Irony

by Bill Neri-Amadeo

Sometimes in life we find that what we thought we knew about a subject may be nothing more than an unfounded belief. After hundreds of hours of study on the subject, the only fact I can guarantee to the world is that the people who made up Peoples Temple wanted to make the world a better place. Whether or not they succeeded is not my call, but I will argue that they need to be known for much more than what happened on November 18, 1978.

After interviewing Jordan Vilchez, having a long conversation with Laura Kohl, making Facebook friends with numerous survivors and having interaction with this website, I’ve learned there is so much more than meets the eye and there are countless tales that have never been told. What passes as a history of Peoples Temple in most popular accounts does not begin to touch the surface of what really transpired in the streets of San Francisco and in the jungle of Guyana, when it fought first to improve and then to remake American society.

Many members came to the conclusion that Jim Jones had lost his way, but they still believed in the concepts that brought them all together. Could they could have survived without him, if he’d been removed from power? Would they have been killed in the process? Was Jim Jones always evil, and was this all one elaborate plan to control blacks, women and money? The answer depends on who you speak with.

The irony is that anyone of us could’ve ended up as members of Peoples Temple. The reality is that in a racist society where people were fighting for equality, the Temple appeared to be a beacon of hope and from all accounts was just that initially. The Temple was a place where non-conformists could flourish. Certainly the beliefs and goals of the Temple were attractive, and if people compromised themselves along the way to reach those goals, how does that make them any different from us. And when the judgment day came, how many of us could then have found the strength to walk away?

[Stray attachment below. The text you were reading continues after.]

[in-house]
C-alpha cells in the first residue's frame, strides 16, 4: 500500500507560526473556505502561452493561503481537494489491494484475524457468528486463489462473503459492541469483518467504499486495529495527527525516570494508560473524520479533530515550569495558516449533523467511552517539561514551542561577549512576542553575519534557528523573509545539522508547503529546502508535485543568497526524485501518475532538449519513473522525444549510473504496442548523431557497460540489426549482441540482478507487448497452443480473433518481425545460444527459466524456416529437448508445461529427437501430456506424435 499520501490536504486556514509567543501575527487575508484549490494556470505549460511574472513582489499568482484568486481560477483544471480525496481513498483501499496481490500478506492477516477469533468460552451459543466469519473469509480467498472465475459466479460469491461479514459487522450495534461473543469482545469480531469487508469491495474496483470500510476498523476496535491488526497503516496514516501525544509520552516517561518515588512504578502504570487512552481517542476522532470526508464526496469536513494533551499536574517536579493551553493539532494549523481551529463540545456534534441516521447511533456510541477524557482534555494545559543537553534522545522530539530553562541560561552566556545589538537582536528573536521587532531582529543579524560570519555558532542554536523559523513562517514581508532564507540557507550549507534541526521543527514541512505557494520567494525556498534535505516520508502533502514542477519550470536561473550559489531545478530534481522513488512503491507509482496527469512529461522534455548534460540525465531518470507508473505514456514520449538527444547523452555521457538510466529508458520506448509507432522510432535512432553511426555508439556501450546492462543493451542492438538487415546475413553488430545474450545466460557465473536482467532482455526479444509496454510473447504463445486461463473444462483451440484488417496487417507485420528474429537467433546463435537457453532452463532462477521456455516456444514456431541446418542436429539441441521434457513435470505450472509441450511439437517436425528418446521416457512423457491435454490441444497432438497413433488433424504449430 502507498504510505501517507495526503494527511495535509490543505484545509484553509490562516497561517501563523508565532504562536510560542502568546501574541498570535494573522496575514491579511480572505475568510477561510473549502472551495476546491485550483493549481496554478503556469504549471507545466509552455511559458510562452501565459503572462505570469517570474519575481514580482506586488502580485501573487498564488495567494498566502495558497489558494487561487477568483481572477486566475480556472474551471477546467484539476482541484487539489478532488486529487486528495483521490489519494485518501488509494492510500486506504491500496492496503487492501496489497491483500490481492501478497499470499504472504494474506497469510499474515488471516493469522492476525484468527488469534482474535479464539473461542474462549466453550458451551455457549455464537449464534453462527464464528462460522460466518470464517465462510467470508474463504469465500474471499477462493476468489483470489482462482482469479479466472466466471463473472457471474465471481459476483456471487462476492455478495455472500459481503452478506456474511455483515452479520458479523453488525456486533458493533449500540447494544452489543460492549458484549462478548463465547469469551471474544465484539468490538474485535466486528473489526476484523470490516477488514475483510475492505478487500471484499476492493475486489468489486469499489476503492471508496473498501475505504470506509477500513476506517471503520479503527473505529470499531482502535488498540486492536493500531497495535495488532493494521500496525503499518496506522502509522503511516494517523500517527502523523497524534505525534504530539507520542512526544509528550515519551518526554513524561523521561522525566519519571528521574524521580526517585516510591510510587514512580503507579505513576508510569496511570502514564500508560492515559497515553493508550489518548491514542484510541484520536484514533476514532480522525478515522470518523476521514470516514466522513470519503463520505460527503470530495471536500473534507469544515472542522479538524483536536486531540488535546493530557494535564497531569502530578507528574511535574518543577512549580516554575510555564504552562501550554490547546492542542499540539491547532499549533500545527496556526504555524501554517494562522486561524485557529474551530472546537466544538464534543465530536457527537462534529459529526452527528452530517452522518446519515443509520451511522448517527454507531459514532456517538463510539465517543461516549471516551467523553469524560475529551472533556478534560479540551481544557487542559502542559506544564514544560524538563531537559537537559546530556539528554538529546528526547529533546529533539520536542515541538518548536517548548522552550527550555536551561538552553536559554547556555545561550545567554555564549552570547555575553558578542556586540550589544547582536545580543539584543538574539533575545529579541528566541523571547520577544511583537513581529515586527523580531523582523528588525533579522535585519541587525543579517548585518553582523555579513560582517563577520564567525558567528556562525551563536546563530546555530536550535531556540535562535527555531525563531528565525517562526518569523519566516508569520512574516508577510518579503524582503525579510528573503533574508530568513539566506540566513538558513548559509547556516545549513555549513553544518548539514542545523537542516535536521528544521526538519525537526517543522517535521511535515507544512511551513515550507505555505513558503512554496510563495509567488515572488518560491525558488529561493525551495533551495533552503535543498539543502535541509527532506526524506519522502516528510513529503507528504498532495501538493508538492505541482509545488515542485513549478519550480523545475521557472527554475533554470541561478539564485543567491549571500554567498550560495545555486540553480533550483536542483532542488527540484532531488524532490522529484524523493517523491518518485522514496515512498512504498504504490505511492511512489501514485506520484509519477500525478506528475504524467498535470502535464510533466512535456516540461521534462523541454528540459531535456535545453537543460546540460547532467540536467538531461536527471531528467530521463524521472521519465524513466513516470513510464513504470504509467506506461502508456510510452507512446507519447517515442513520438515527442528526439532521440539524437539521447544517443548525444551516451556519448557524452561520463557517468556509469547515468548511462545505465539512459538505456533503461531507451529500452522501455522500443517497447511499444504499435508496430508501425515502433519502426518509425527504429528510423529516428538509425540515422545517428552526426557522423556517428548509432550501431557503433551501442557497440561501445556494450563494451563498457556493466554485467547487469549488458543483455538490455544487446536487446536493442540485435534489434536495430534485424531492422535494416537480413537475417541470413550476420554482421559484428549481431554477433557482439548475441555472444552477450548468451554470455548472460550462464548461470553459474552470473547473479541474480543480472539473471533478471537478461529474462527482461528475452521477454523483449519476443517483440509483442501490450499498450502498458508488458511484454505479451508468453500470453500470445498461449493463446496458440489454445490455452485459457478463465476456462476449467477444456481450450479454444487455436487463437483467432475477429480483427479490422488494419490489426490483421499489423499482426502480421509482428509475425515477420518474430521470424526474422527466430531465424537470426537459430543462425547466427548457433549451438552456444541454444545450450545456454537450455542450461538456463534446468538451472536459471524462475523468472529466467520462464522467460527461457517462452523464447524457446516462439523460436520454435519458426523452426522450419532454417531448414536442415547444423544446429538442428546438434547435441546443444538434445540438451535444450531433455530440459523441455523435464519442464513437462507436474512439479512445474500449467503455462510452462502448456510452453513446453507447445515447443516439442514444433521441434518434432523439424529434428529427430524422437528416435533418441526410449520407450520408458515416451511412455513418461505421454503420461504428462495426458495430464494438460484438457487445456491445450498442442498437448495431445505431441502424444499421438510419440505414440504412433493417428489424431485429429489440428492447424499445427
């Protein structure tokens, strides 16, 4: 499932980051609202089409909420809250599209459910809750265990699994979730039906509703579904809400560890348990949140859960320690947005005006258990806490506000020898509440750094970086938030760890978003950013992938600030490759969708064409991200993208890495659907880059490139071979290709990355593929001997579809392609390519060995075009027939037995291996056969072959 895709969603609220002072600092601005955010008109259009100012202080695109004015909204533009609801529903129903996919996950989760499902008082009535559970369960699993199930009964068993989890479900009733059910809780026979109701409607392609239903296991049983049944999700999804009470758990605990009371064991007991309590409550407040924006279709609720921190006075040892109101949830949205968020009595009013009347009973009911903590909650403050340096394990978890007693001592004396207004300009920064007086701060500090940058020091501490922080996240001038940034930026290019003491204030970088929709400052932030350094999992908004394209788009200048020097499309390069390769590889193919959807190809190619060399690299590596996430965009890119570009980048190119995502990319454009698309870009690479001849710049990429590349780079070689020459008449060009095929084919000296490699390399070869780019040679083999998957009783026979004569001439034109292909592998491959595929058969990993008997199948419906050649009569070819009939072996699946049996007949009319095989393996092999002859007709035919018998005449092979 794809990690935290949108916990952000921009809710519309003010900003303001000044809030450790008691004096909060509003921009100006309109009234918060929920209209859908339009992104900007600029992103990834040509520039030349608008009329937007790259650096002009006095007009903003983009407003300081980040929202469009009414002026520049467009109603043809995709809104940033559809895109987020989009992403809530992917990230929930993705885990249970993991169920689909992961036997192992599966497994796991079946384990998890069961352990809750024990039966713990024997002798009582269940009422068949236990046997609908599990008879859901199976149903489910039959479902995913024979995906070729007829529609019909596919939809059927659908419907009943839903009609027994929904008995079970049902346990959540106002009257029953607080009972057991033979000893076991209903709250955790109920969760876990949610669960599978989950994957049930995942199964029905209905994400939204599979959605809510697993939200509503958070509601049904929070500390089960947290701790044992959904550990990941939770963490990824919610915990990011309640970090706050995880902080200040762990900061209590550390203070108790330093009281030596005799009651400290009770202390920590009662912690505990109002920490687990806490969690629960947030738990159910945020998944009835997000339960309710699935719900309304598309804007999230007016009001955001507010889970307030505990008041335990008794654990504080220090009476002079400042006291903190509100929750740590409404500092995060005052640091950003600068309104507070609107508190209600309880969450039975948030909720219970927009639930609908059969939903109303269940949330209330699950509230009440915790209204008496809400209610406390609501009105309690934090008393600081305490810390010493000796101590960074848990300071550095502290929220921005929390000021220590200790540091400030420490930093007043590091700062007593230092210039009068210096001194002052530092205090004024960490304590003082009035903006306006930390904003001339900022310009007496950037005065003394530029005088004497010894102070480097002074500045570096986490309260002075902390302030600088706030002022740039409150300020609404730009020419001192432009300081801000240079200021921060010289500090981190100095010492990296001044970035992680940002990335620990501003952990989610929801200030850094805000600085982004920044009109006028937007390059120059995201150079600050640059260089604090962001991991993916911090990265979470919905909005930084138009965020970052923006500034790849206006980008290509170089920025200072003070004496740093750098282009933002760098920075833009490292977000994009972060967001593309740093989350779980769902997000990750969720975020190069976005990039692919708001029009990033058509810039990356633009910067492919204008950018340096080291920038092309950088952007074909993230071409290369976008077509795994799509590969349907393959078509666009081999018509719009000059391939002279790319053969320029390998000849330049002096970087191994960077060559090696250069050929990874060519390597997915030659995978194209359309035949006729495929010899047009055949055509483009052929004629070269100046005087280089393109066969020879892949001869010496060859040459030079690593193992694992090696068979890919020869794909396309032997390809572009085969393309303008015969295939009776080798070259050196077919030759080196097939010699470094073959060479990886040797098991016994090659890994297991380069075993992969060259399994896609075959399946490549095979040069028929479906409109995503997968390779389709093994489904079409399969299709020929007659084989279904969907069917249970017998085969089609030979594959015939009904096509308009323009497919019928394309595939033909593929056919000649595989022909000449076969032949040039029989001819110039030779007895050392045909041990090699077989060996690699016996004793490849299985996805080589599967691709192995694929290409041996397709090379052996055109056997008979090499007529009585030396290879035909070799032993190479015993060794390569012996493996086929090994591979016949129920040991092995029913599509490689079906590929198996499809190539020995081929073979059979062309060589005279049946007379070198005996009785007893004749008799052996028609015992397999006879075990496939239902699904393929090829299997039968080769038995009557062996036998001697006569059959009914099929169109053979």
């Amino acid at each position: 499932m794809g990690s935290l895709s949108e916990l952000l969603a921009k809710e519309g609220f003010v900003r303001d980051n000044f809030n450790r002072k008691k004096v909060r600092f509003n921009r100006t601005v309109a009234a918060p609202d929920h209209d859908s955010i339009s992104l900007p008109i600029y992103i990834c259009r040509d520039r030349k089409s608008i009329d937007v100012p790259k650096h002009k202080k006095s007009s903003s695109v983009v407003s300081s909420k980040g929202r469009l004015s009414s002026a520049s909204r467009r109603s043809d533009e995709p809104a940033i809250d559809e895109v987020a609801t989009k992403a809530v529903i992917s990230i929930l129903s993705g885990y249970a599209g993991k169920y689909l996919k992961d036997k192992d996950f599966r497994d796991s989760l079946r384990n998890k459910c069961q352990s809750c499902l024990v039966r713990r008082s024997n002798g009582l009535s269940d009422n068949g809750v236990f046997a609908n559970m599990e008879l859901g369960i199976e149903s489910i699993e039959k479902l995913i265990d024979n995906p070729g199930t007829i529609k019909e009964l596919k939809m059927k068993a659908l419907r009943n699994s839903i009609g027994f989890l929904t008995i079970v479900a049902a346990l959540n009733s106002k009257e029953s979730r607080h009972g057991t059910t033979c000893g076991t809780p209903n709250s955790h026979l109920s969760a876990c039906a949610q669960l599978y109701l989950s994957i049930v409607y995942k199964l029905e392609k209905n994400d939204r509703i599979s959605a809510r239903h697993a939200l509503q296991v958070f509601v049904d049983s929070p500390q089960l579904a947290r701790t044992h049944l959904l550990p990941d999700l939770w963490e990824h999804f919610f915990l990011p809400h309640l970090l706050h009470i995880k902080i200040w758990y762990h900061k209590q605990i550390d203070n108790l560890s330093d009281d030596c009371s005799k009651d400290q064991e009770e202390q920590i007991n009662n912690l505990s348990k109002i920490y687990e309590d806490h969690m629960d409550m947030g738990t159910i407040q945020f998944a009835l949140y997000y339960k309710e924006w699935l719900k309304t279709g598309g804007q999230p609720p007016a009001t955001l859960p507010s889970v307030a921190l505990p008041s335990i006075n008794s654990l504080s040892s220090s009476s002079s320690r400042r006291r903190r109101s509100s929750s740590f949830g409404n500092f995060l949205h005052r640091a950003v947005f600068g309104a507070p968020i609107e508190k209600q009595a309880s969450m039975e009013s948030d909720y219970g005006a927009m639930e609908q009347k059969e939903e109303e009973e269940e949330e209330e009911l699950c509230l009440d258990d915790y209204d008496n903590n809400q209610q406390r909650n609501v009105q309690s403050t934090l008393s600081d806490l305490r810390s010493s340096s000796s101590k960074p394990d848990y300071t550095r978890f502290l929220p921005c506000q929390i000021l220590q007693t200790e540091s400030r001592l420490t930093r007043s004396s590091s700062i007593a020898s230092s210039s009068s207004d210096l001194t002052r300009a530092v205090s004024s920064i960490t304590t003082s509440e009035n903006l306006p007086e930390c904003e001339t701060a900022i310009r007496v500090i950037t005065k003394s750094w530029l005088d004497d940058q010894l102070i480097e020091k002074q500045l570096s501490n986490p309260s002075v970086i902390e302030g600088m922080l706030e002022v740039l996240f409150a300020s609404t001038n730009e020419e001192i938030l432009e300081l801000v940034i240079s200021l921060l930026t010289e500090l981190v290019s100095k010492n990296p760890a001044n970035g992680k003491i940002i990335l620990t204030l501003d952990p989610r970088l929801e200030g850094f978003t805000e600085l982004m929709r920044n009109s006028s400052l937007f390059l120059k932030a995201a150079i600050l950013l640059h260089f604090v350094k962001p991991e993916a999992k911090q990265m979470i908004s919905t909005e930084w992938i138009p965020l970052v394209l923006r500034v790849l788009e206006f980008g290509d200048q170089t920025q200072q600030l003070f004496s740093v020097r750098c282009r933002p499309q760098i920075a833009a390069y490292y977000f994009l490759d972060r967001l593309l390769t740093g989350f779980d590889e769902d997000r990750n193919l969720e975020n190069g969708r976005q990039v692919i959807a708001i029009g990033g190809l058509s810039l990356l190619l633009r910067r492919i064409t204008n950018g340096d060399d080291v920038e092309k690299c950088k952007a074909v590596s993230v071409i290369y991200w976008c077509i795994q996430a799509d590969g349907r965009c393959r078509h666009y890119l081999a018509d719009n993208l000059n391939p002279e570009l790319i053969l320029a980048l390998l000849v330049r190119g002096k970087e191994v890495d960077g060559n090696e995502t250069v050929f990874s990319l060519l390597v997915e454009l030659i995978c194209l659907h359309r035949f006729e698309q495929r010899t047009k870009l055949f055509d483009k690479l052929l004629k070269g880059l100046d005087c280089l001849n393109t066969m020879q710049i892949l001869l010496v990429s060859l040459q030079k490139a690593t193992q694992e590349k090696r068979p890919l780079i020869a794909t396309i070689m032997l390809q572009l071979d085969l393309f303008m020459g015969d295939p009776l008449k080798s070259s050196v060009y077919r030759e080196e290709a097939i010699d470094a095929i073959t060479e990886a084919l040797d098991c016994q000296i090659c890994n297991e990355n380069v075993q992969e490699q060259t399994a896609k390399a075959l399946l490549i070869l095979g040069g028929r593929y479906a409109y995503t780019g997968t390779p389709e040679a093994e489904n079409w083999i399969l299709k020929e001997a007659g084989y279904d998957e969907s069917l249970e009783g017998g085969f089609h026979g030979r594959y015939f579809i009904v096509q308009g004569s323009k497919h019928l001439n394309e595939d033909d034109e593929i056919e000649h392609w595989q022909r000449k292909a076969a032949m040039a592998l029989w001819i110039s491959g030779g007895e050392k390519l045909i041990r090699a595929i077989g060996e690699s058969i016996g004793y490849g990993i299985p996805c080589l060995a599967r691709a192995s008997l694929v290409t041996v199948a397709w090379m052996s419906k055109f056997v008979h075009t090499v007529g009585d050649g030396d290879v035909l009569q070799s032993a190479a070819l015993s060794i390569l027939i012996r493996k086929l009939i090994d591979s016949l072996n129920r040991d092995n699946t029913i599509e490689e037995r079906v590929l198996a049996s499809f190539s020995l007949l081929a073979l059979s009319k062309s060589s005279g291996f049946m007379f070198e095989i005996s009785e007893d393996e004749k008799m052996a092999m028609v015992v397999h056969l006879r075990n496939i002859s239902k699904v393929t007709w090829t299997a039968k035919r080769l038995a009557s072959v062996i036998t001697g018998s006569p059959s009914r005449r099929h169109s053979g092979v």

As a result of my study, I’ve changed from believing that the Temple was a collection of crazies to an understanding of it as a group of people I view with the utmost respect and admiration. With that said, the more I’ve learned, the more I’ve also come to despise Jim Jones.

Jim Jones could have led his people to great things. He could’ve stood apart from the crowd and had been revered today with honor and pride. Instead, he decided to direct one of the greatest tragedies in 20th century America. But November 18, 1978 is more than a one-day tragedy. Instead, it left a pain in the heart of many that can never be healed.

It saddens me that the story of Peoples Temple that we read in history books is centered around Jim Jones and not the Temple as a whole. There is much more to learn from the members that has not been told. My hope is that the stories of the followers, rather than just of the leader, will one day take their rightful place in American history.

(Bill Neri-Amadeo is a lawyer who lives in New Jersey. His complete collection of writings for the jonestown report may be found here. He can be reached at AmadeowLaw@Aol.com.)

Originally posted on July 25th, 2013.

Last modified on December 13th, 2013.
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